By Allan TongDaniel Lanois, producer for Bob Dylan, U2, Robbie Robertson, Emmylou Harris and many others, turns to film with the premiere of Here Is What Is, a meditation on creating music. Stylish yet personal, the film captures Garth Hudson, Sinead O’Connor, U2 and long-time mentor Brian Eno waxing about the art of music. Lanois co-directed and bankrolled the film, which is not a "clip job” collection of music videos and concert numbers. A few weeks before the world premiere at the Toronto International Film Festival, Exclaim! spoke with Lanois in his lavish Toronto studio loft where he showed scenes from the latest edit surrounded by mixing consoles, drum kits and his Grammy Awards.
Instead of asking Lanois run-of-the-mill questions about the challenges of record producing, I simply asked him to comment on names and places that have informed his life.
New Orleans 1989 Daniel Lanois: When you're French Canadian you understand the power of the neighbourhood. There seems to be a longer family connection, and music seems to come from that connection. My dad was a fiddler so we had that music in the house all the time. Music was not something you decided to study at 16 and went to school for. It already existed in the community, and that's what I found in New Orleans. It's the heat. The hotter it gets the better the grooves get. I’m interested in the groove so I went to New Orleans. It was part of the education of Daniel Lanois — an understanding of bass lines, in knowing where the funk and blues come from. You can't learn that in school, but if you want to know what you have to be in it.
Martha and the Muffins’ 1981 album This Is The Ice Age [produced by Lanois] That was an innovative time for Martha and the Muffins. My sister Jocelyn was the bass player in that band. These folks were curious about the future of sonics. That record still holds up. There are all sorts of curious sounds. It's very much a Toronto perspective. The best works resonate truth, and that record has truth in it.
Hamilton, Ontario in the 1960s I was playing in some of my first bands. There was a building that had been taken over by a bunch of hippies, the old YWCA building that was discontinued. We got to use that building for two years and every floor had a band on it. It was the ultimate Bohemian high-rise and we were at the forefront of the psychedelic explosion. There would be like runaways living in the place, drugs, exactly what was happening in the ’60s — it was madness, but it was incredible. It was like what was happening at Rochdale College in Toronto, but the Hamilton scene happened a little bit before that. I have fond memories of Hamilton being a music town at that time.
Jimi Hendrix The first time I heard Hendrix, I was in school and it made me want to quit school. I remember the very day [I heard] "Foxy Lady” [sings] ”I’m coming to get you!” and the trembling of the guitar. "Oh, my God, the sexuality in this is really overt.” Can you believe that stuff was part of pop radio at the time? Radio was my whole life. I had a radio in my mom's basement. That's where I heard the best stuff. We used to get radio from Buffalo, Detroit — there was a lot of soul music. I certainly remember FM coming out of Toronto, because there were some wild beat poets doing late-night radio shows. They were probably completely stoned out of their brains and they took their listeners on a trip. It was a great time for radio.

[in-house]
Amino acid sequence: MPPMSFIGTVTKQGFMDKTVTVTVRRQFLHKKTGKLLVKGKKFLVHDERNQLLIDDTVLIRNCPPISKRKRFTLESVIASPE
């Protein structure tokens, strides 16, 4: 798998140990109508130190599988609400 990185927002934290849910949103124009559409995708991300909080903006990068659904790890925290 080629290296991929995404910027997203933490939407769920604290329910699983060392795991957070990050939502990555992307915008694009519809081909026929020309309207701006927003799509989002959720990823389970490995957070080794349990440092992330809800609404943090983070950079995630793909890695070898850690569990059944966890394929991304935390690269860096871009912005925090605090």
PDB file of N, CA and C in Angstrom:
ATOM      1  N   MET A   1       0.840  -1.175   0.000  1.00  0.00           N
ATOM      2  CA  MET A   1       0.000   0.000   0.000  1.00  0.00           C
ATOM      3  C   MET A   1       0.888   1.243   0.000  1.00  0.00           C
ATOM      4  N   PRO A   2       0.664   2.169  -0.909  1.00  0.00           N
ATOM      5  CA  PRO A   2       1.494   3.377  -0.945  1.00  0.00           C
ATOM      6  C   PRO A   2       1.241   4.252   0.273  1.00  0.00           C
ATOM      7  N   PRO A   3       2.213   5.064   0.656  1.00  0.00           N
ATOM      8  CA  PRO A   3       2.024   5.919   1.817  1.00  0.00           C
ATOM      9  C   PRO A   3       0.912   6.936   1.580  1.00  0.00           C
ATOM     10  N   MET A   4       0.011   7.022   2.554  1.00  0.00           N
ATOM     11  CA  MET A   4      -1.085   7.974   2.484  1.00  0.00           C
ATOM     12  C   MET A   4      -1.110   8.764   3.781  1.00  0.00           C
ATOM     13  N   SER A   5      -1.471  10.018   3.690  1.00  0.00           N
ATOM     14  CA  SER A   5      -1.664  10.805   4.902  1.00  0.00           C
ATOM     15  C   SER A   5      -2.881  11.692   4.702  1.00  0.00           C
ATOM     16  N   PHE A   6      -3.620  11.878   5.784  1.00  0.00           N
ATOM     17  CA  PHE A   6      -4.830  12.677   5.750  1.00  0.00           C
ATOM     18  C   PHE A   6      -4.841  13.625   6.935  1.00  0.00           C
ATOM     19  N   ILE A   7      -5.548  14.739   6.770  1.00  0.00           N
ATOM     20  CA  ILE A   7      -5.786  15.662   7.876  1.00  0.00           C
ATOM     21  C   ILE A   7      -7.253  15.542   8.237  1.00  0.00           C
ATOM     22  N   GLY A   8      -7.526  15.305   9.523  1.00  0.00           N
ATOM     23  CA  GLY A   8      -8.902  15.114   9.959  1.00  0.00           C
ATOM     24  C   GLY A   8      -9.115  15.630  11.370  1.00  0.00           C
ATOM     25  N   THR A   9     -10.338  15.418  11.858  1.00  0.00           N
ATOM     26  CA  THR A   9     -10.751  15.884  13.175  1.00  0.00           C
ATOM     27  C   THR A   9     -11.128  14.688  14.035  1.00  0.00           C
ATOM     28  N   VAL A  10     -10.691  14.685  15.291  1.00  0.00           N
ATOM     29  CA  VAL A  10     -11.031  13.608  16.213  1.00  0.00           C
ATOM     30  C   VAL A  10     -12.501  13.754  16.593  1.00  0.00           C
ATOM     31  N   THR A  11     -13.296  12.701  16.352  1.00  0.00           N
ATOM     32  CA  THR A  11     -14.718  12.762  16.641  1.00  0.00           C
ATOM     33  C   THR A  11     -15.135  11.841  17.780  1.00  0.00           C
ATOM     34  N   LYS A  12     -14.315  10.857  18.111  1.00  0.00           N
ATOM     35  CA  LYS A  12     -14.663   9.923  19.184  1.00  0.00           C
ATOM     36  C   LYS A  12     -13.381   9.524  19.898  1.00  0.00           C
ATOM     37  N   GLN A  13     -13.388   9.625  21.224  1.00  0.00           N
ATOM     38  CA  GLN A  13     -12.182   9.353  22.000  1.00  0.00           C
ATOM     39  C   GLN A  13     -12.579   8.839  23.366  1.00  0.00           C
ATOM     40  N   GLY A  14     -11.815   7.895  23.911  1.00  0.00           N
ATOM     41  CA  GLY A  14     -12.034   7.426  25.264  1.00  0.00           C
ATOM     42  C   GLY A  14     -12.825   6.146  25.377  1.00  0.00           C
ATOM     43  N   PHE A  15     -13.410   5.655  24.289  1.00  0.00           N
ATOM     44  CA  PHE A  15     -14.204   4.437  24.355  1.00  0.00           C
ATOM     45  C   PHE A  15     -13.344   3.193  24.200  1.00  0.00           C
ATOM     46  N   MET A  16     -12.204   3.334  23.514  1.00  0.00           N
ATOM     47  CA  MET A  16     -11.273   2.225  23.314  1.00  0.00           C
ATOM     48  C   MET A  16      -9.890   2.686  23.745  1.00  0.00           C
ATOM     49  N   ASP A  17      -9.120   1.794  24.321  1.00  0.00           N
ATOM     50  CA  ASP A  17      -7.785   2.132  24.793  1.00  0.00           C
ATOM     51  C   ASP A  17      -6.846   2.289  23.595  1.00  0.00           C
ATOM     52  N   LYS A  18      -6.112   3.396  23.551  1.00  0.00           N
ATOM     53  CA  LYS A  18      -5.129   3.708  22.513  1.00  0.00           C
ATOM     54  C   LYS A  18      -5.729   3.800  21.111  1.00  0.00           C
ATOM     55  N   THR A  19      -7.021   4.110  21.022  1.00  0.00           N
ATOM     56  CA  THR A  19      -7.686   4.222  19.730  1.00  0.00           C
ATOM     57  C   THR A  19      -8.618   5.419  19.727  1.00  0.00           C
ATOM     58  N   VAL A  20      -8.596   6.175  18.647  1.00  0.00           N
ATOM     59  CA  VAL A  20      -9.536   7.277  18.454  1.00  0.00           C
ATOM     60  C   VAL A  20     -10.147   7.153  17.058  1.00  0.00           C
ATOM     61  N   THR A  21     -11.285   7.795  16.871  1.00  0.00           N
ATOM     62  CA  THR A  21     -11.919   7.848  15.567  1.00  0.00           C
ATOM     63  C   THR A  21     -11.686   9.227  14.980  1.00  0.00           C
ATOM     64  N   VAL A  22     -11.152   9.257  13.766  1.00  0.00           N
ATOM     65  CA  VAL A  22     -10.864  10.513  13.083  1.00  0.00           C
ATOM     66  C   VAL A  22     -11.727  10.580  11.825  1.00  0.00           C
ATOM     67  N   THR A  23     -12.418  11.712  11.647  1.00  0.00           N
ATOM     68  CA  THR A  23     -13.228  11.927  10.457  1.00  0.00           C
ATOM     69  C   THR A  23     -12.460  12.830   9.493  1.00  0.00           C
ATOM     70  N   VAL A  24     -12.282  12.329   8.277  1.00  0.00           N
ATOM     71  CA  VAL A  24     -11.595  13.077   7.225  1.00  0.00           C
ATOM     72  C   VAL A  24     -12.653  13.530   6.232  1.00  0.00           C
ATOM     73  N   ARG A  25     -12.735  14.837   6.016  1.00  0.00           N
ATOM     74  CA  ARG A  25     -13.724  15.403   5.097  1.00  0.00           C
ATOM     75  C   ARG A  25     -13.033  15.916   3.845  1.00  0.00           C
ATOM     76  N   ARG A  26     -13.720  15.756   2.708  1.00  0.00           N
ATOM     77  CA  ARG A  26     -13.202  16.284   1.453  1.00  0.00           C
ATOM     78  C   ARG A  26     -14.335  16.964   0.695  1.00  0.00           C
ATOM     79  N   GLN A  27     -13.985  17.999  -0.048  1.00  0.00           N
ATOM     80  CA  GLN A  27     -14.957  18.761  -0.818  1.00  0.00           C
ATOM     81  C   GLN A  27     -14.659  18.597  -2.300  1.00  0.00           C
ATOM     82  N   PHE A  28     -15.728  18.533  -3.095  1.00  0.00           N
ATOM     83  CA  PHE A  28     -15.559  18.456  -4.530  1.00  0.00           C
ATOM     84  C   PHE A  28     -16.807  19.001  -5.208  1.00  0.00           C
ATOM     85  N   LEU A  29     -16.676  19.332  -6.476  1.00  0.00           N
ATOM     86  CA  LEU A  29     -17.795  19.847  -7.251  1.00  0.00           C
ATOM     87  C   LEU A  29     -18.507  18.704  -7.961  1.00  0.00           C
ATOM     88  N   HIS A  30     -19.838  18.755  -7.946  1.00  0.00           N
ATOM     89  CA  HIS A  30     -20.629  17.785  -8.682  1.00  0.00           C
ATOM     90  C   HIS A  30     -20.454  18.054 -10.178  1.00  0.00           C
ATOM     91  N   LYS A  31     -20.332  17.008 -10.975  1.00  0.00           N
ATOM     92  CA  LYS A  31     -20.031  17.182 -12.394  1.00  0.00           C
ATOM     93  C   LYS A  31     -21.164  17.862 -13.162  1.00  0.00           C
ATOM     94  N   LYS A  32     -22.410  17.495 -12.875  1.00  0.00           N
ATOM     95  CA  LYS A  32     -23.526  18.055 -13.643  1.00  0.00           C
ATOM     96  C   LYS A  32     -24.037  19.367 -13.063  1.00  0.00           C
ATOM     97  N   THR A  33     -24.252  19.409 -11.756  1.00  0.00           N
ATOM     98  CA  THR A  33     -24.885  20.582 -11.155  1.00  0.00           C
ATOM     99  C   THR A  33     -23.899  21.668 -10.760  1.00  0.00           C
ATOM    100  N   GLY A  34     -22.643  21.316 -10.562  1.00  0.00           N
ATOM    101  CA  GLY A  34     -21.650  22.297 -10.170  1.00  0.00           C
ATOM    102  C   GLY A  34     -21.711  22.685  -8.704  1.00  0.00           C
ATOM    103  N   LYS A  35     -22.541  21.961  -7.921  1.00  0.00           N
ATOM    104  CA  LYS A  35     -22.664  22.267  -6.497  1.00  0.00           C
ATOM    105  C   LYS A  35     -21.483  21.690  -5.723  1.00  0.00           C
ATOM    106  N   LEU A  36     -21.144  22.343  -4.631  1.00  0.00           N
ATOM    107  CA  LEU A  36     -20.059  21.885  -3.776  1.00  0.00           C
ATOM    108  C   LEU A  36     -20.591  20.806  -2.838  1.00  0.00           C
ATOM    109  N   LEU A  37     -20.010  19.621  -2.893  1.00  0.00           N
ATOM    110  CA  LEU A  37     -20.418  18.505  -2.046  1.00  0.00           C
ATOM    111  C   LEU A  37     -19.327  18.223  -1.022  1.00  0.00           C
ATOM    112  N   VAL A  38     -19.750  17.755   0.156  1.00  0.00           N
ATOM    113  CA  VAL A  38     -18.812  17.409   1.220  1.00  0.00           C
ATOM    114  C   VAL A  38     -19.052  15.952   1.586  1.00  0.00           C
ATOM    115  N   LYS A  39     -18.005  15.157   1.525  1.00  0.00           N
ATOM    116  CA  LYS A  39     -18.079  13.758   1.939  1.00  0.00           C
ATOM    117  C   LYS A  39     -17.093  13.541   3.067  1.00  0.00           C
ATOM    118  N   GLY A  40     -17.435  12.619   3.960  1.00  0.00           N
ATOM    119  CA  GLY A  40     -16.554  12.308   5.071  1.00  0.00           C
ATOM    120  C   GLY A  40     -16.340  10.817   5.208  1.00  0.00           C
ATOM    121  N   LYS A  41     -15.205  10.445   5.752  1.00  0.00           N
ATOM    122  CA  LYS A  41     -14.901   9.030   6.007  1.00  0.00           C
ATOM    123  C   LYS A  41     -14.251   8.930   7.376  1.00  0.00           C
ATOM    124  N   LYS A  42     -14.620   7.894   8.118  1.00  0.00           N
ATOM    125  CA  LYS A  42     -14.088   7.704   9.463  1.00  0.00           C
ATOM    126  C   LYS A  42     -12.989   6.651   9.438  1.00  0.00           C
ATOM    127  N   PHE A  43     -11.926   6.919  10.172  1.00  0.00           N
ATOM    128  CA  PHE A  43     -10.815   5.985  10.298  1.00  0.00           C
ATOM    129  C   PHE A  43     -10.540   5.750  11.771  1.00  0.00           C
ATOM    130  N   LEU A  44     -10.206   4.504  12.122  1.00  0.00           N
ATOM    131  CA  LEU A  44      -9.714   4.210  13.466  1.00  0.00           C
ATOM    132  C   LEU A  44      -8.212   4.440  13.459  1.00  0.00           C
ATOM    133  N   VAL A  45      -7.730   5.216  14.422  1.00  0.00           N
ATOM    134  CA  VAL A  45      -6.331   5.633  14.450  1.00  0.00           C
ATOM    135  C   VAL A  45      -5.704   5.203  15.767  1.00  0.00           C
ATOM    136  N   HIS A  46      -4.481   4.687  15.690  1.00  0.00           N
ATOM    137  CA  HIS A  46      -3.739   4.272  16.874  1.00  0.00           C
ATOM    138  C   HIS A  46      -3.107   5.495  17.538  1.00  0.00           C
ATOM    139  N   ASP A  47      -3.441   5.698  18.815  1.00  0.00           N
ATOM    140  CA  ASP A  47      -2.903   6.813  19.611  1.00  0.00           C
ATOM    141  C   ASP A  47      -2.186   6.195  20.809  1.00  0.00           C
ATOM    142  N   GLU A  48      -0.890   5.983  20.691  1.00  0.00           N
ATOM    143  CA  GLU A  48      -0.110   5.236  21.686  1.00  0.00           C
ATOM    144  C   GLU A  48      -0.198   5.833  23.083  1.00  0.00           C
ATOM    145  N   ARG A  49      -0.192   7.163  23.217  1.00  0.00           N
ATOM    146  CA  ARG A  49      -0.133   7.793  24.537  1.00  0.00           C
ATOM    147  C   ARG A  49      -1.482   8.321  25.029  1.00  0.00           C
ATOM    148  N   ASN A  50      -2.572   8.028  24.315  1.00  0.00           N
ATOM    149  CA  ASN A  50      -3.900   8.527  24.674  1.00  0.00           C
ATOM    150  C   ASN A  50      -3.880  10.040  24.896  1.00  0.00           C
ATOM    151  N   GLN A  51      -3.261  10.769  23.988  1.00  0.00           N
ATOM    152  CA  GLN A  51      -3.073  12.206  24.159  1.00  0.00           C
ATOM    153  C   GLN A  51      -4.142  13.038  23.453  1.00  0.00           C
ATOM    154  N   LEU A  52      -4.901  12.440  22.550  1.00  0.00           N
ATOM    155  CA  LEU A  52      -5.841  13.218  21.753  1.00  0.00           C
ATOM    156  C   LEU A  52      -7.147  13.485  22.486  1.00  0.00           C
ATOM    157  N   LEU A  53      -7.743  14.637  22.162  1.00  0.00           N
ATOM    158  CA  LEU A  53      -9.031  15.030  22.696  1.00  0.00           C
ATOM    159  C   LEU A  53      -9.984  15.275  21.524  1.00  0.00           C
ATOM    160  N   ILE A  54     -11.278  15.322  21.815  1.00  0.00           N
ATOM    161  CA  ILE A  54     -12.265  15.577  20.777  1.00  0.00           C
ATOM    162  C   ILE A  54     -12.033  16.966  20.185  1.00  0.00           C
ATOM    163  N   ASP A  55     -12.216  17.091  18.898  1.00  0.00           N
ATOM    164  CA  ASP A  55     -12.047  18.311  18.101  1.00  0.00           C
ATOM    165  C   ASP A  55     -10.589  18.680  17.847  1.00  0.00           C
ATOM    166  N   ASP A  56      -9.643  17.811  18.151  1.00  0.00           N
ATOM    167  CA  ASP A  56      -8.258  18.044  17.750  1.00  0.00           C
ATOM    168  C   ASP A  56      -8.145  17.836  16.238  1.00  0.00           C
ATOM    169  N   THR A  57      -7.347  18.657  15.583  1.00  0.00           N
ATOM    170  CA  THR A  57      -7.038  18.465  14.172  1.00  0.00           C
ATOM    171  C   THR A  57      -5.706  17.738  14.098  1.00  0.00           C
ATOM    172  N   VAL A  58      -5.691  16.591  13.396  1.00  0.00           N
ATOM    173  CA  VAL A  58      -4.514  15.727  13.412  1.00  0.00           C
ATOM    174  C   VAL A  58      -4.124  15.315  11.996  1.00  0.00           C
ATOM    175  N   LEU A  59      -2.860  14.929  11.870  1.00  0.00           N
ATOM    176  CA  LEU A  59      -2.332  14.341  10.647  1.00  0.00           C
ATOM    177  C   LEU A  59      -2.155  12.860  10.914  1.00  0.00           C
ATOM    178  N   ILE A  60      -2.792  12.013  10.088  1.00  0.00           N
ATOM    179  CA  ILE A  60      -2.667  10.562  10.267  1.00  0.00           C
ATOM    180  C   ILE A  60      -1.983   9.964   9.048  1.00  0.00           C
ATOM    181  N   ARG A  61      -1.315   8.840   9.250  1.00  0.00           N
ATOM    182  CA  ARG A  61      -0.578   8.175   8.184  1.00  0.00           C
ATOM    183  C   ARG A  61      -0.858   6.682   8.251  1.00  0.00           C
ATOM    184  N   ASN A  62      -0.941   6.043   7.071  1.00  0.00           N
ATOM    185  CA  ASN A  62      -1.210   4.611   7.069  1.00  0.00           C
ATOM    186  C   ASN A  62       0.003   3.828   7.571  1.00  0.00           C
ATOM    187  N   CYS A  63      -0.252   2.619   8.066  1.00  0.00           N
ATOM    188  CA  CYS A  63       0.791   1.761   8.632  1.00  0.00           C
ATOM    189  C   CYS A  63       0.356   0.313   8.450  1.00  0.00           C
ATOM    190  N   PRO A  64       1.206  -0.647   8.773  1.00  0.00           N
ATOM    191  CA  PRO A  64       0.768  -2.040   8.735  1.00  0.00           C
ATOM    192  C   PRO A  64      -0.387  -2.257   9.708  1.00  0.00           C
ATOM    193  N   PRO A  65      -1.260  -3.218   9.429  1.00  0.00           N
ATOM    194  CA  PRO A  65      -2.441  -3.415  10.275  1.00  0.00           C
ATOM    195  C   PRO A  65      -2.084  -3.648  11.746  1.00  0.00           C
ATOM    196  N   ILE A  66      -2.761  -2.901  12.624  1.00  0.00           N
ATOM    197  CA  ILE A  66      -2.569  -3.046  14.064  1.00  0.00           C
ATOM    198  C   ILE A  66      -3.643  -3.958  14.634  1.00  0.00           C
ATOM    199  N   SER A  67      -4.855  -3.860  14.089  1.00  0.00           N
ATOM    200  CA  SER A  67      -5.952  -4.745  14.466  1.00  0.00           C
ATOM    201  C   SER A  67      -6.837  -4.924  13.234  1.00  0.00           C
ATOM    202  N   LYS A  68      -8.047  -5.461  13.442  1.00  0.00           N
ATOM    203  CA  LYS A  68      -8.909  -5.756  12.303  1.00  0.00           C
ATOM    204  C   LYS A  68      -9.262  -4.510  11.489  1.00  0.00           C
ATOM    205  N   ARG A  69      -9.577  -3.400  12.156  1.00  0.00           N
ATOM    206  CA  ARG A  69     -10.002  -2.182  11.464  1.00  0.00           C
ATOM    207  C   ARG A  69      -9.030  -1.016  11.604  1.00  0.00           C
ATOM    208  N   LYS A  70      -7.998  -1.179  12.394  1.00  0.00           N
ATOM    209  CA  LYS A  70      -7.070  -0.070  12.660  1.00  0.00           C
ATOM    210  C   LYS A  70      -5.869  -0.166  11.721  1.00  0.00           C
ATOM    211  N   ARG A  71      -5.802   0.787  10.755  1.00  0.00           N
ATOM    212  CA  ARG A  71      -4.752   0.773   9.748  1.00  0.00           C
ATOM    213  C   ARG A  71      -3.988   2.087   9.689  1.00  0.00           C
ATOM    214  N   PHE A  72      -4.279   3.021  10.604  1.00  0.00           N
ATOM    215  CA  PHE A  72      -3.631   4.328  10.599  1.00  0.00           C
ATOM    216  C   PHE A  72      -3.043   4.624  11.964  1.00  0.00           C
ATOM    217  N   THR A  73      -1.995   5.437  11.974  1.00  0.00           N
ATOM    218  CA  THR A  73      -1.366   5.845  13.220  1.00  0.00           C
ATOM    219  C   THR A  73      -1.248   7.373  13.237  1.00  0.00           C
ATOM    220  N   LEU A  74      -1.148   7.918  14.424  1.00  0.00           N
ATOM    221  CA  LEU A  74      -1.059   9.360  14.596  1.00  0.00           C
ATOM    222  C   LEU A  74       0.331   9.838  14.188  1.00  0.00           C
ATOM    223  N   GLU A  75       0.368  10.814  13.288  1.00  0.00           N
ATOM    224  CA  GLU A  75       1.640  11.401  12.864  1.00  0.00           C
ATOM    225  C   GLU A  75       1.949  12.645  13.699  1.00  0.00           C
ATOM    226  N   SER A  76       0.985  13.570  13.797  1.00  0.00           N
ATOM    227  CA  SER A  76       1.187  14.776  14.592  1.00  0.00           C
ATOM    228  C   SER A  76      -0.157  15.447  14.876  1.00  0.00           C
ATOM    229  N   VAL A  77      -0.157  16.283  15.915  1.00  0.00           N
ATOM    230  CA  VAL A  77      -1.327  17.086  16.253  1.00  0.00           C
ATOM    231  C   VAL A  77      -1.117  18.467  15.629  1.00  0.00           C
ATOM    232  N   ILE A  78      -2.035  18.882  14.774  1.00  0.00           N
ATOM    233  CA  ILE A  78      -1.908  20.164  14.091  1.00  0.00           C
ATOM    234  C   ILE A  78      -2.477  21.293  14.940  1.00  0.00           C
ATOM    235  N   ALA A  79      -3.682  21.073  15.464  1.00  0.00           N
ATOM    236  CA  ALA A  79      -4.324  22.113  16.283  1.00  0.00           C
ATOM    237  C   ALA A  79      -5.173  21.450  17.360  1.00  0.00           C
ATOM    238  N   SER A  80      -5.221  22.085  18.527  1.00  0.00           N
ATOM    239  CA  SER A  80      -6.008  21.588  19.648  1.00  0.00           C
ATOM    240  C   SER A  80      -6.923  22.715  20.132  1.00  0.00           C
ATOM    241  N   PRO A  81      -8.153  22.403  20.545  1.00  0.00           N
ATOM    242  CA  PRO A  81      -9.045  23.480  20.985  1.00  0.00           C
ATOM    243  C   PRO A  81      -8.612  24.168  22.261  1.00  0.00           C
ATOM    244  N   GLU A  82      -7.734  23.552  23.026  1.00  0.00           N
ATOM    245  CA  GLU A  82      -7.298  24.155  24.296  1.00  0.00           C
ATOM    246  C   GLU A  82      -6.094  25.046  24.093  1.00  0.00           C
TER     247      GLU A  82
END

"Quebecois” I spoke only French till I was ten, so I saw the world through a French Canadian kid’s eyes. My dad was a carpenter and a drinker. We lived in a government housing district. I remember we lived on the edge of the woods, so my brother and I would play by the river skipping stones, and put pennies on the railway tracks. We were out there for hours at a time and that might have been the beginning of the imagination building. I think melodically there is a strong French Canadian imprints in my work. I've written songs based on some of the melodies that I remember from back than.
"Somewhere Down The Crazy River” [A song on Robbie Robertson’s self-titled 1987 album, produced by Lanois.] That's a line that Robbie Robertson came up with when he was describing what it was like to hang out in Arkansas with Levon Helm in his old neighbourhood. He was telling me about the hot nights and fishing with dynamite, and was asking for someone for directions for someplace "somewhere down the crazy river.” It was some line he came up with in his storytelling, but I was curious about his stories because I wanted them to be on that record. I had presented him with this toy instrument that Eno introduced me to called the Suzuki Omnichord, like an electric autoharp. He found a little chord sequence with it that was sweet and wonderful. As he was developing his chord sequence I recorded him and superimposed his storytelling, which I was secretly recording, on top. That was the birth of "Somewhere Down The Crazy River.” It's kind of like a guy with a deep voice telling you about steaming nights in Arkansas. So I presented it to him and he went, "Whoa, how did this happen?”